Here are four exercises to help improve the strength and range of motion of your shoulder:
Shoulder Pendulum Swings:
- Stand and bend at the waist, with your uninjured arm hold onto a chair or bed for balance.
- Let your arm on the injured side hang straight down.
- Keep your neck relaxed and your back perpendicular to the floor.
- Let your injured arm swing gently like a pendulum in circular movements. Do this 20 times in one direction and 20 in the other.
- To make this exercise more challenging, hold a weight in the injured arm. This can be a dumbbell or a can of tinned goods.
Shoulder Wall Climbs:
- Stand to the side of a wall with the affected arm on the wall.
- With your finger tips, slowly start to crawl your hand up the wall as high as you can go within a pain free range. Then crawl your fingertips back down the wall to the starting position.
- Repeat the exercise 10 times.
- Make sure to keep your shoulder down and away from your ear when doing this exercise.
- You can also do this exercise facing front onto the wall to challenge shoulder flexion movements.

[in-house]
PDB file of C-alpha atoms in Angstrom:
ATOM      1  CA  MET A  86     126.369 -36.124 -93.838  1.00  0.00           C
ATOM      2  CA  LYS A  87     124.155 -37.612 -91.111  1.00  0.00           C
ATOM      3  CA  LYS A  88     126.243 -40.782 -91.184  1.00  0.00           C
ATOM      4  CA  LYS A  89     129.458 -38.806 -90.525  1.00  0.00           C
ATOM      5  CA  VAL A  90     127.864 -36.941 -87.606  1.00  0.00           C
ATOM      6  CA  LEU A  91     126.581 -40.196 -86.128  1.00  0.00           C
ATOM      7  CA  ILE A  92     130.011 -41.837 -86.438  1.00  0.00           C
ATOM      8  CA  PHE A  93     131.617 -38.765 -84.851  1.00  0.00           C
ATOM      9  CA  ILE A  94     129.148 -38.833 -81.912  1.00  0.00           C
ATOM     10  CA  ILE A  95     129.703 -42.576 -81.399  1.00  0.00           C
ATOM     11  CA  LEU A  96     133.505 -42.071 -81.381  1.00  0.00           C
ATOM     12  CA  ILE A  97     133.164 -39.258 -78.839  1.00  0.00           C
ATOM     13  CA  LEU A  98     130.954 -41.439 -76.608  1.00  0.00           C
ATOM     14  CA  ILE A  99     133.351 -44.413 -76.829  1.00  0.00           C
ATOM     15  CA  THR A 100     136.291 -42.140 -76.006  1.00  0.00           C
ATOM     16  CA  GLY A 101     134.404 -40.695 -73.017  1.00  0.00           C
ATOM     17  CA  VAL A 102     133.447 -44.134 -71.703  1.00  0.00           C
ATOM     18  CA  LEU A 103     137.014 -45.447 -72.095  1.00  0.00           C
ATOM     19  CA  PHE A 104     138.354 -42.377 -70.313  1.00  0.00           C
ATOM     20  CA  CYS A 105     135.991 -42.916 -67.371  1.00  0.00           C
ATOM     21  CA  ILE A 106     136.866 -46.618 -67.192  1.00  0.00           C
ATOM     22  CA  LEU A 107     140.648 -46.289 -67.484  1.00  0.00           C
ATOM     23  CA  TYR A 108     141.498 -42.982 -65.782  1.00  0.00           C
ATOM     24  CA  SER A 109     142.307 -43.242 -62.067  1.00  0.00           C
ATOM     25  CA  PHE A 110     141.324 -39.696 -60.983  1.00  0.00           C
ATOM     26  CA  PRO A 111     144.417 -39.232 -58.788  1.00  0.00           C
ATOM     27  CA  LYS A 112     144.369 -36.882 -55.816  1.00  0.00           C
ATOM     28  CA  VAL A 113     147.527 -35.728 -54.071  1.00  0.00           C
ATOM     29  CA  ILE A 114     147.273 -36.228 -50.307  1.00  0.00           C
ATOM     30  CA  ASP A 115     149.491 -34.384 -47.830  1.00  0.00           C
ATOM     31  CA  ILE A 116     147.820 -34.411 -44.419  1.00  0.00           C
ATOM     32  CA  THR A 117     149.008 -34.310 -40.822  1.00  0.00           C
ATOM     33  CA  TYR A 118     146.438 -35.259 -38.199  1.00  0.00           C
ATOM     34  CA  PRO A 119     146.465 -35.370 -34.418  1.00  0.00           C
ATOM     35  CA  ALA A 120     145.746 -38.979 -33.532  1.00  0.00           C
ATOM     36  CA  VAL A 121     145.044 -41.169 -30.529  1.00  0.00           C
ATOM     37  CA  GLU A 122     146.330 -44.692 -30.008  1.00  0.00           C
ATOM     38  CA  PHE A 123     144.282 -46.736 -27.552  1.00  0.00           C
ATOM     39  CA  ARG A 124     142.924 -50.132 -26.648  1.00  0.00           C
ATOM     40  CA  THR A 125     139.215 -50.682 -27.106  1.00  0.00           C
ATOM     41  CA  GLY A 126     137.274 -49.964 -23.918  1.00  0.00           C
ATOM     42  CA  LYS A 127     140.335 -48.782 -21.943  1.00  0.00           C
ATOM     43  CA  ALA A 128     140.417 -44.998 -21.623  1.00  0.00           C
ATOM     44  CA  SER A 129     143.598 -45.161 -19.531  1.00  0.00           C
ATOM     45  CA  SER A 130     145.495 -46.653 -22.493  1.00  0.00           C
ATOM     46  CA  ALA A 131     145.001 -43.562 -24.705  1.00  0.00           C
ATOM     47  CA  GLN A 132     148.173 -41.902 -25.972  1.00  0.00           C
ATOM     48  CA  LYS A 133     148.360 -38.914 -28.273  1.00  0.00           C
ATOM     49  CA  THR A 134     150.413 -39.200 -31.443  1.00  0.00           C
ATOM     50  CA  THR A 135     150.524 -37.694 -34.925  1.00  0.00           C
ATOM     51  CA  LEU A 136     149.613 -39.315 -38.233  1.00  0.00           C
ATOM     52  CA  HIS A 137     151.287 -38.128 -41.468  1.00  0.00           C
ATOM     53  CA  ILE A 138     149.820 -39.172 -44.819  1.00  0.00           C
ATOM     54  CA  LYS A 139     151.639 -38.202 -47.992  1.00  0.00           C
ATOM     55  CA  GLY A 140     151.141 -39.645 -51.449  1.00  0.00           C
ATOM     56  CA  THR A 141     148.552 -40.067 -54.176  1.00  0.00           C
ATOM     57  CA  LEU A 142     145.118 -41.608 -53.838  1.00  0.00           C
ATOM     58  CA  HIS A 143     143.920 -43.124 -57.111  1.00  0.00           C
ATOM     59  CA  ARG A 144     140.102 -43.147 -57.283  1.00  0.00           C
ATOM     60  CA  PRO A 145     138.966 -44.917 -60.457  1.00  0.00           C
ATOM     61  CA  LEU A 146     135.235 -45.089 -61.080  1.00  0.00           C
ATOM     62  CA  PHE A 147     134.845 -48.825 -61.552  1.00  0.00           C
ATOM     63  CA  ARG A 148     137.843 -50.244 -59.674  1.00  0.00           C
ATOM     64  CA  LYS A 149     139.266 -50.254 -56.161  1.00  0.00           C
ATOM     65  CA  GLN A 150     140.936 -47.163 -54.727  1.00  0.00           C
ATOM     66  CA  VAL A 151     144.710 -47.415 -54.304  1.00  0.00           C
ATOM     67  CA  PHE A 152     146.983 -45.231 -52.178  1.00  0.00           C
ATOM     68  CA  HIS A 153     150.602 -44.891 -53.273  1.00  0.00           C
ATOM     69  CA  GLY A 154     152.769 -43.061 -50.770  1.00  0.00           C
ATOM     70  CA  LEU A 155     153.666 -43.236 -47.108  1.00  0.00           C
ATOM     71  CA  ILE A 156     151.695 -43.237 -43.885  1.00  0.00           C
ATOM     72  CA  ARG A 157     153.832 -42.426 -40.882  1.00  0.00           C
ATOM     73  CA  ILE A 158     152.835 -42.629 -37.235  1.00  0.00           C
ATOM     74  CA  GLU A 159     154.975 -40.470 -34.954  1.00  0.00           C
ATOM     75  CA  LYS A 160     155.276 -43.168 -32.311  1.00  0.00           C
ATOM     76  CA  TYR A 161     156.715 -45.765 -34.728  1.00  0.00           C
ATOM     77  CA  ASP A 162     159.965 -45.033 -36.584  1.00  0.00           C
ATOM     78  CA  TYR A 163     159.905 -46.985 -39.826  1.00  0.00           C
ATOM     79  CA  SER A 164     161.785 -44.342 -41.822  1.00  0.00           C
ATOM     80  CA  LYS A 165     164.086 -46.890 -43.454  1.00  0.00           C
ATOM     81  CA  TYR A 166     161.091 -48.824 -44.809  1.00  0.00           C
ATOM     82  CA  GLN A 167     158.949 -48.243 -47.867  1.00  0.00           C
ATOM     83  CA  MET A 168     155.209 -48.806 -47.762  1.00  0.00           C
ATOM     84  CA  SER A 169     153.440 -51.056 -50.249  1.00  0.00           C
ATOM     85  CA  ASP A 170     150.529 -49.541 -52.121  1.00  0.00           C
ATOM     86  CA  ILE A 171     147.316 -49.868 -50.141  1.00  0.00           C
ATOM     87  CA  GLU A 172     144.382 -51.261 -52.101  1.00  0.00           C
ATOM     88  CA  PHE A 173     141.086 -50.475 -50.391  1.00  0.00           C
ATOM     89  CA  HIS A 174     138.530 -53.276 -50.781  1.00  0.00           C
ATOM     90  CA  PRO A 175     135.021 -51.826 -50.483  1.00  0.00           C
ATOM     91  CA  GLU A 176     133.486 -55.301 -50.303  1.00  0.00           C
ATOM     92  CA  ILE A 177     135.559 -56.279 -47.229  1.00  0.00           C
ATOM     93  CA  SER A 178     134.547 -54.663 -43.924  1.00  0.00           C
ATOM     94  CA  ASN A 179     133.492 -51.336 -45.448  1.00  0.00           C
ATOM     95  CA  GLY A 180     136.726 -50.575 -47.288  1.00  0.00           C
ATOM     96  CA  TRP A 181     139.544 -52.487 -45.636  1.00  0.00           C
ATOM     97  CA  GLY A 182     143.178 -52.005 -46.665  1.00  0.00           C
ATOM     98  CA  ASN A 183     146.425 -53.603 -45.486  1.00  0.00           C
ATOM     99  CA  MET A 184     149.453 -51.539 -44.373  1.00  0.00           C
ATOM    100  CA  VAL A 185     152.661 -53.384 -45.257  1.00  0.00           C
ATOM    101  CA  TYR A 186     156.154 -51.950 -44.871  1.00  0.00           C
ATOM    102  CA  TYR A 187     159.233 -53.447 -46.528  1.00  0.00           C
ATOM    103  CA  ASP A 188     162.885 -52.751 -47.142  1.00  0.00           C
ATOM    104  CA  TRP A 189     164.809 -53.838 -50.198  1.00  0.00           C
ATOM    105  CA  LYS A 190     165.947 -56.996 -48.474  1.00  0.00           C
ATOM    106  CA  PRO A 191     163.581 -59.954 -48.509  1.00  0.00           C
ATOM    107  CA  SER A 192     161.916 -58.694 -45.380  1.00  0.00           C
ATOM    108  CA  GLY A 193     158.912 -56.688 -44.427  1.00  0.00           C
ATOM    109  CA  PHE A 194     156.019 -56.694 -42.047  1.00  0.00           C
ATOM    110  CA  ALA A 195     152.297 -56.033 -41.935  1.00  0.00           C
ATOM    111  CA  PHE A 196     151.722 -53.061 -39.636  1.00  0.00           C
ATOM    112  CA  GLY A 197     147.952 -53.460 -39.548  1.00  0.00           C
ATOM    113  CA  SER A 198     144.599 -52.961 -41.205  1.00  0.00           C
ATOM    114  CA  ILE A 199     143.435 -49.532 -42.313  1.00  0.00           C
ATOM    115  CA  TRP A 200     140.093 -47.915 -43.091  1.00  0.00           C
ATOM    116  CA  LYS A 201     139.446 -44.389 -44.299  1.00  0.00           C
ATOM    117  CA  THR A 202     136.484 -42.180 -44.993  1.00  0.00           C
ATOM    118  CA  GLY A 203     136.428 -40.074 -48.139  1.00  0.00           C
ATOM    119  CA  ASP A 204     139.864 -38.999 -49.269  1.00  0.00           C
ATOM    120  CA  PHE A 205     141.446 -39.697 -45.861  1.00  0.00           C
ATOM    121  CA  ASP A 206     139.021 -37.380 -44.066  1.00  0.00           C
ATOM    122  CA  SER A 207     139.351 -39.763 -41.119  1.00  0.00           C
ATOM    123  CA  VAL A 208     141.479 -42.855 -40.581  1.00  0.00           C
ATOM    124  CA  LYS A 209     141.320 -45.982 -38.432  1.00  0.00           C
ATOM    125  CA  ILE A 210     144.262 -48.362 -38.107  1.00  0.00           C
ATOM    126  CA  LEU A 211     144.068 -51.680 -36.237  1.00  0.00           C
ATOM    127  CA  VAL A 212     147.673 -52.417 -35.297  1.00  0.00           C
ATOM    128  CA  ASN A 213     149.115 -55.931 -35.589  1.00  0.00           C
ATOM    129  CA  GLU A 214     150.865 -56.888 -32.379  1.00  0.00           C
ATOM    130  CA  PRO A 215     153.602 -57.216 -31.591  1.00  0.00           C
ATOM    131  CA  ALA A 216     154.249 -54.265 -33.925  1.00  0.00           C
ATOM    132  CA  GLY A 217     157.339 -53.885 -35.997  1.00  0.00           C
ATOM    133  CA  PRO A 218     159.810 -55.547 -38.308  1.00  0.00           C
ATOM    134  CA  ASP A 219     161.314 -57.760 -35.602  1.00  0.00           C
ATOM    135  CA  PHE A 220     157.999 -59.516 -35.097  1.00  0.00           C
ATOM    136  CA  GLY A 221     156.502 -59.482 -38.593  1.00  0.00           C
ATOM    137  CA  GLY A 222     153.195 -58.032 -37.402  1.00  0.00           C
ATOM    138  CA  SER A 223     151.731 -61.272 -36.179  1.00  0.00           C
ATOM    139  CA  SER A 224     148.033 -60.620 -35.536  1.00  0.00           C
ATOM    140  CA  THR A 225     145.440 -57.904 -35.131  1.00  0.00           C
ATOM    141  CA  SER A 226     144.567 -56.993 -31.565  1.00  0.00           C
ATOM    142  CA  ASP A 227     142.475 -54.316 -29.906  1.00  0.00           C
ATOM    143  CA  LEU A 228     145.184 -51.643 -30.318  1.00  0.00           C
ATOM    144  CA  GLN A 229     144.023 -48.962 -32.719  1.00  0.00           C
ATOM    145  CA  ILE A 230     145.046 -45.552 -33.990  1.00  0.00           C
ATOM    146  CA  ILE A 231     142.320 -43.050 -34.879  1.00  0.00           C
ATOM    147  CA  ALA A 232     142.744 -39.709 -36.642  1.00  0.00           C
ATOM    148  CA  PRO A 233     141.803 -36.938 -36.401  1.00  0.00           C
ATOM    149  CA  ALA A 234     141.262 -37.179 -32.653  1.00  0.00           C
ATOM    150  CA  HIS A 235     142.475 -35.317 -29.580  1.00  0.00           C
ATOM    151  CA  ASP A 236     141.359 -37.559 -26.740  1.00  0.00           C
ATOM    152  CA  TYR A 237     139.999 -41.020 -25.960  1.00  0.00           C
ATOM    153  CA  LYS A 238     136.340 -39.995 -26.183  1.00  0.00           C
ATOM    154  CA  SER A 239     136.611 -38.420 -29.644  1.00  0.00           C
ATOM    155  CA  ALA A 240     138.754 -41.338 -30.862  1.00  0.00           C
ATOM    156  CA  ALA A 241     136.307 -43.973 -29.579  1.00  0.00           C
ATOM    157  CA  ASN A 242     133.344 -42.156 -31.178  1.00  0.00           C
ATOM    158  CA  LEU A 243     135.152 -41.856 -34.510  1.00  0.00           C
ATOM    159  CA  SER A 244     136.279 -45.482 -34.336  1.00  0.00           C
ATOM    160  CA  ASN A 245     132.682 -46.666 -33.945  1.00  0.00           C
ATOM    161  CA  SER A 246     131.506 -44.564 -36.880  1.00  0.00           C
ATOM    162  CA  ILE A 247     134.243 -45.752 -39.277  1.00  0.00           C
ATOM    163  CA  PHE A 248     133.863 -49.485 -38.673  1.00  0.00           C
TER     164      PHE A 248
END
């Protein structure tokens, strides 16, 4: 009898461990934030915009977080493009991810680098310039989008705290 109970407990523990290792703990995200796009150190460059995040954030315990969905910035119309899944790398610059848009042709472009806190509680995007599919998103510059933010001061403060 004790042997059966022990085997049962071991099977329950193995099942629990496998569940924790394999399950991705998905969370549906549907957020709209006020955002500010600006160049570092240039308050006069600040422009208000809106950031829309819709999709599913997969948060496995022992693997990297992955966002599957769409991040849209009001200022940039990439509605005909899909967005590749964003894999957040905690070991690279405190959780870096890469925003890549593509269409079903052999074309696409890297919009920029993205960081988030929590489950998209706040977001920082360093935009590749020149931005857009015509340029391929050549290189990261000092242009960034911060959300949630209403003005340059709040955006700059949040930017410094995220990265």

Shoulder Blade Squeeze:
- Stand up straight with your elbows bent to 90 degrees at your waist. Gently pull your shoulders down and away from your ears and keep your neck nice and relaxed.
- Pull your elbows backwards by gently squeezing your shoulder blades together and down.
- Hold the position for 5 seconds and then bring your arms back to the starting position.
- Repeat this exercise 10 times.
- Start in a four point kneeling position, with your hands slightly forwards of the shoulders. Elbows should be soft and your knees should be hip distance apart under the hips.
- Lift one hand 3 inches off the floor and hold for a few seconds, when doing this squeeze the shoulder blades together. Lower the hand down.
- Make sure to keep the shoulders level when transferring the weight to the stationary hand.
- Repeat 8-10 times alternating hands each time.